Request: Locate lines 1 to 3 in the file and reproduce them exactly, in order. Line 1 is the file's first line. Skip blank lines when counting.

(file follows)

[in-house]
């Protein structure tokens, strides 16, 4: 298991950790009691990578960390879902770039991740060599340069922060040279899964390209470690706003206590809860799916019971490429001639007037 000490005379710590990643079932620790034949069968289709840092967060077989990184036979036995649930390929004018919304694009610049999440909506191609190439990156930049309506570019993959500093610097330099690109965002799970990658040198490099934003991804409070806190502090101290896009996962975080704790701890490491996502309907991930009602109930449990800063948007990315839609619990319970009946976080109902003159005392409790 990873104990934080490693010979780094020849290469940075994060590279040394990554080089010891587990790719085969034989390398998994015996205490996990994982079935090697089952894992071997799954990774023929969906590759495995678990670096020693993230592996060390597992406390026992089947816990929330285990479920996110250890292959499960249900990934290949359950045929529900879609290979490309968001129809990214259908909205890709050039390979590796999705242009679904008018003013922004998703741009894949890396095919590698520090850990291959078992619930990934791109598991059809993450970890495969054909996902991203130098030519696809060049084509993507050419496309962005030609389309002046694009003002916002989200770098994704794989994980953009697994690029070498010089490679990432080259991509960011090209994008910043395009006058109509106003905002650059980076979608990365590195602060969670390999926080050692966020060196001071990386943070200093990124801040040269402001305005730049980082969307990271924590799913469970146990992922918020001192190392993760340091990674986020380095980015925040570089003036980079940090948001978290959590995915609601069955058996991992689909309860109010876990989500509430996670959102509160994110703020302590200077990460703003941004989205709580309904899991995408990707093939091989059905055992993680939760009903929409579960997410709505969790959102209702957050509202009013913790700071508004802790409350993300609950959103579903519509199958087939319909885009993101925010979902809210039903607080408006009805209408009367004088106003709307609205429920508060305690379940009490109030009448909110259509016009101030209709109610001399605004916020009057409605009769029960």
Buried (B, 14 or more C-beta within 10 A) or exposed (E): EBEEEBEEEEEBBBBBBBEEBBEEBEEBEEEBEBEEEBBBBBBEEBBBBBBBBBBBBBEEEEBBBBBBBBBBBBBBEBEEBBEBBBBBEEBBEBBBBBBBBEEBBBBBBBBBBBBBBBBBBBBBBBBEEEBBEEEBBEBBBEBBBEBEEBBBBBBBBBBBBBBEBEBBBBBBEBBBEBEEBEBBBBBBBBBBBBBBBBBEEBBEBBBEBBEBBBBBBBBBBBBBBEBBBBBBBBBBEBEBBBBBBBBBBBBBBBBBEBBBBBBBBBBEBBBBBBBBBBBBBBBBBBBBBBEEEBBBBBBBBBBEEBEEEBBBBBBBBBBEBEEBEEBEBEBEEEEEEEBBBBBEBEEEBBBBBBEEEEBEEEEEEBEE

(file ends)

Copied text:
[in-house]
């Protein structure tokens, strides 16, 4: 298991950790009691990578960390879902770039991740060599340069922060040279899964390209470690706003206590809860799916019971490429001639007037 000490005379710590990643079932620790034949069968289709840092967060077989990184036979036995649930390929004018919304694009610049999440909506191609190439990156930049309506570019993959500093610097330099690109965002799970990658040198490099934003991804409070806190502090101290896009996962975080704790701890490491996502309907991930009602109930449990800063948007990315839609619990319970009946976080109902003159005392409790 990873104990934080490693010979780094020849290469940075994060590279040394990554080089010891587990790719085969034989390398998994015996205490996990994982079935090697089952894992071997799954990774023929969906590759495995678990670096020693993230592996060390597992406390026992089947816990929330285990479920996110250890292959499960249900990934290949359950045929529900879609290979490309968001129809990214259908909205890709050039390979590796999705242009679904008018003013922004998703741009894949890396095919590698520090850990291959078992619930990934791109598991059809993450970890495969054909996902991203130098030519696809060049084509993507050419496309962005030609389309002046694009003002916002989200770098994704794989994980953009697994690029070498010089490679990432080259991509960011090209994008910043395009006058109509106003905002650059980076979608990365590195602060969670390999926080050692966020060196001071990386943070200093990124801040040269402001305005730049980082969307990271924590799913469970146990992922918020001192190392993760340091990674986020380095980015925040570089003036980079940090948001978290959590995915609601069955058996991992689909309860109010876990989500509430996670959102509160994110703020302590200077990460703003941004989205709580309904899991995408990707093939091989059905055992993680939760009903929409579960997410709505969790959102209702957050509202009013913790700071508004802790409350993300609950959103579903519509199958087939319909885009993101925010979902809210039903607080408006009805209408009367004088106003709307609205429920508060305690379940009490109030009448909110259509016009101030209709109610001399605004916020009057409605009769029960």
Buried (B, 14 or more C-beta within 10 A) or exposed (E): EBEEEBEEEEEBBBBBBBEEBBEEBEEBEEEBEBEEEBBBBBBEEBBBBBBBBBBBBBEEEEBBBBBBBBBBBBBBEBEEBBEBBBBBEEBBEBBBBBBBBEEBBBBBBBBBBBBBBBBBBBBBBBBEEEBBEEEBBEBBBEBBBEBEEBBBBBBBBBBBBBBEBEBBBBBBEBBBEBEEBEBBBBBBBBBBBBBBBBBEEBBEBBBEBBEBBBBBBBBBBBBBBEBBBBBBBBBBEBEBBBBBBBBBBBBBBBBBEBBBBBBBBBBEBBBBBBBBBBBBBBBBBBBBBBEEEBBBBBBBBBBEEBEEEBBBBBBBBBBEBEEBEEBEBEBEEEEEEEBBBBBEBEEEBBBBBBEEEEBEEEEEEBEE